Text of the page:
Amino Acid Science

Nutritional Management of Disease

The use of amino acids in disease management support the activities that impede or reverse the progression of cellular pathology and physiology. All innate cellular functions, defenses, and repair systems require a continuous supply of amino acids and nutrients to make up the shortfall as dietary intake fluctuates. Among the critical nutrient-dependent cellular defenses are free radical and cellular antioxidant enzymes, acute inflammatory responses, phagocytic and bactericidal activity, lymphocyte activation and proliferation, humoral and cell-mediated immunity, and the initiation and promotion of the coagulation cascade.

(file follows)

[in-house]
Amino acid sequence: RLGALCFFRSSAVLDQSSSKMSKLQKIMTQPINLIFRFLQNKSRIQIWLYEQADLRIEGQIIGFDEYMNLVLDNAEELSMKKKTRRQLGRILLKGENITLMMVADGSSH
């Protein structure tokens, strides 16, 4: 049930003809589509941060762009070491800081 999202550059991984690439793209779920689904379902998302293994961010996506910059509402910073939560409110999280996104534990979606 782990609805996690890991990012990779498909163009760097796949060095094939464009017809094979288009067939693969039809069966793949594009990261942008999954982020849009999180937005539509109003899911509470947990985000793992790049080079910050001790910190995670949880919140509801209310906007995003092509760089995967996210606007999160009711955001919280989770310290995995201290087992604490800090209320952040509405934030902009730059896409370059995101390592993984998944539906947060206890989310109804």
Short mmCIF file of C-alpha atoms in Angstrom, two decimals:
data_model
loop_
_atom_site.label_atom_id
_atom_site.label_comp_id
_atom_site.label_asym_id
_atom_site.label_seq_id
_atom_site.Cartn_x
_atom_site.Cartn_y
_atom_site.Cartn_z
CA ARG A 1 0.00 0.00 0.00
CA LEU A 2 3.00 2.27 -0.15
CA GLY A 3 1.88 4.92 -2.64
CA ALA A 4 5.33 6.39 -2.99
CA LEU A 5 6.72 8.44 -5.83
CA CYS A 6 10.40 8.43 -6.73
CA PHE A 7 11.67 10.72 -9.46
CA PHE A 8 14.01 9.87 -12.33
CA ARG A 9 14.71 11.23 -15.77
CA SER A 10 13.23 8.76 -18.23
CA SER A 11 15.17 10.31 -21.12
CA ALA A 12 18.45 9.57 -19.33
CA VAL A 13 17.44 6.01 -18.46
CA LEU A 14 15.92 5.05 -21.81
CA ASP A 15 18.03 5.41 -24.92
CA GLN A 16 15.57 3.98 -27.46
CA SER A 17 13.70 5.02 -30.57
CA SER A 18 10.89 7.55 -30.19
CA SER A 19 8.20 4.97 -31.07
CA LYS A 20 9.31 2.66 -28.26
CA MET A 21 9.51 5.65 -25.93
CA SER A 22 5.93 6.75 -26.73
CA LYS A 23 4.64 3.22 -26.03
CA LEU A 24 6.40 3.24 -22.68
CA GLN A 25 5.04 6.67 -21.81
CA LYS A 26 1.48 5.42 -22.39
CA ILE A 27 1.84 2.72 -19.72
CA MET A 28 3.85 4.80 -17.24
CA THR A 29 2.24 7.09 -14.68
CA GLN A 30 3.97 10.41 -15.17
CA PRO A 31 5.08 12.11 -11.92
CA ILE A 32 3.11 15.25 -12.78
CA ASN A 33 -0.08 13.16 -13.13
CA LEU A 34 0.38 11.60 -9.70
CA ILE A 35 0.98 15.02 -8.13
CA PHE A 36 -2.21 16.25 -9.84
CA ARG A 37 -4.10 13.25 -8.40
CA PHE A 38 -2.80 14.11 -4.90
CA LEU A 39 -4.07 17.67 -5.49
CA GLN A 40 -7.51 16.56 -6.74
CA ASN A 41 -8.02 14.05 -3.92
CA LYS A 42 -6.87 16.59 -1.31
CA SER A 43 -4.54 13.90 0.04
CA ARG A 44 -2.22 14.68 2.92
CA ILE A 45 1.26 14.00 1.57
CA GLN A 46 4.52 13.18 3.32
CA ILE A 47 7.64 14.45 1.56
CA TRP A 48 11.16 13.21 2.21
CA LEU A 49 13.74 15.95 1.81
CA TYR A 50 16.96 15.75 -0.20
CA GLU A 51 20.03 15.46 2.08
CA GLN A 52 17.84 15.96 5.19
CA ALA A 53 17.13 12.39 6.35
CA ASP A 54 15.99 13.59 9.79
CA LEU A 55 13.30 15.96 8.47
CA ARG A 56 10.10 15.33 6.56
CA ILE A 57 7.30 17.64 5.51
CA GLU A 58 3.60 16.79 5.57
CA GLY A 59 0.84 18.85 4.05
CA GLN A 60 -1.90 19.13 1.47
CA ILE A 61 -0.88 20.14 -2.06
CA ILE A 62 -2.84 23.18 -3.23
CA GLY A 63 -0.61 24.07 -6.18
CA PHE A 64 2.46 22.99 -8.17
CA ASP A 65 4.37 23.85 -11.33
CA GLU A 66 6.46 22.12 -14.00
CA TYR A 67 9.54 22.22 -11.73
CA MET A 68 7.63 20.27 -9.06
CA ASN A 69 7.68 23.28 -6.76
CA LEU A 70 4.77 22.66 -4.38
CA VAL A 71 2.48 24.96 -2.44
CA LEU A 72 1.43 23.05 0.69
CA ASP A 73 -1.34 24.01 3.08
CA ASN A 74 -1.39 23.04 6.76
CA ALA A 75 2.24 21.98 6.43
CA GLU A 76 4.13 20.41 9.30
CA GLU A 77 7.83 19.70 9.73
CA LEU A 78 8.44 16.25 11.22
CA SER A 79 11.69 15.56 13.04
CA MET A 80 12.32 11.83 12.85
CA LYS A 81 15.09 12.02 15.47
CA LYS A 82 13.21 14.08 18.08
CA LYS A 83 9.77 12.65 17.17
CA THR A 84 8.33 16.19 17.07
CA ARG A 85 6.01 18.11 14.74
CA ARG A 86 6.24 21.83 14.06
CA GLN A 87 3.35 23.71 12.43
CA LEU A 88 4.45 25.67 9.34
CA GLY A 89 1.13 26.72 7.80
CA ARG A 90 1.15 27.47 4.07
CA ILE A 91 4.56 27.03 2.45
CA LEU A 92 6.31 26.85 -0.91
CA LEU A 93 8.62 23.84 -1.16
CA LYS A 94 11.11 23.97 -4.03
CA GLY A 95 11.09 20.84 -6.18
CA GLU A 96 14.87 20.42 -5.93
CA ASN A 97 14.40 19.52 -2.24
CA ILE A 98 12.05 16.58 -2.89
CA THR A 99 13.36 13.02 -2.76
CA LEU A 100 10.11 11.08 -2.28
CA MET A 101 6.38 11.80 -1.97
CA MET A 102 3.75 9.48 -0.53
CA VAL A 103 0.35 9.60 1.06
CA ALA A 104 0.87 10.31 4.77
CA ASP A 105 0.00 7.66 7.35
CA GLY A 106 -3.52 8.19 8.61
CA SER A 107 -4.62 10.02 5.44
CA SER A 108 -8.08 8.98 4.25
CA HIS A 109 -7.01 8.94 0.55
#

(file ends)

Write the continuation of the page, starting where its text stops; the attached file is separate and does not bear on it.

Amino acids and nutrients will modify nutrient fluxes and metabolic activities that are part of normal cellular processes whereas drugs will bind to membrane receptors and inhibit their activity to alter cell responsiveness. Nutrient requirements in the presence of disease are considerably higher than those that have been established to prevent the symptoms of the classic deficiency diseases. Providing certain amino acids and nutrients in the cycle of a disease can support increased metabolic demand of cellular systems, reducing the potential for permanent damage from the pathophysiological processes associated with the disease.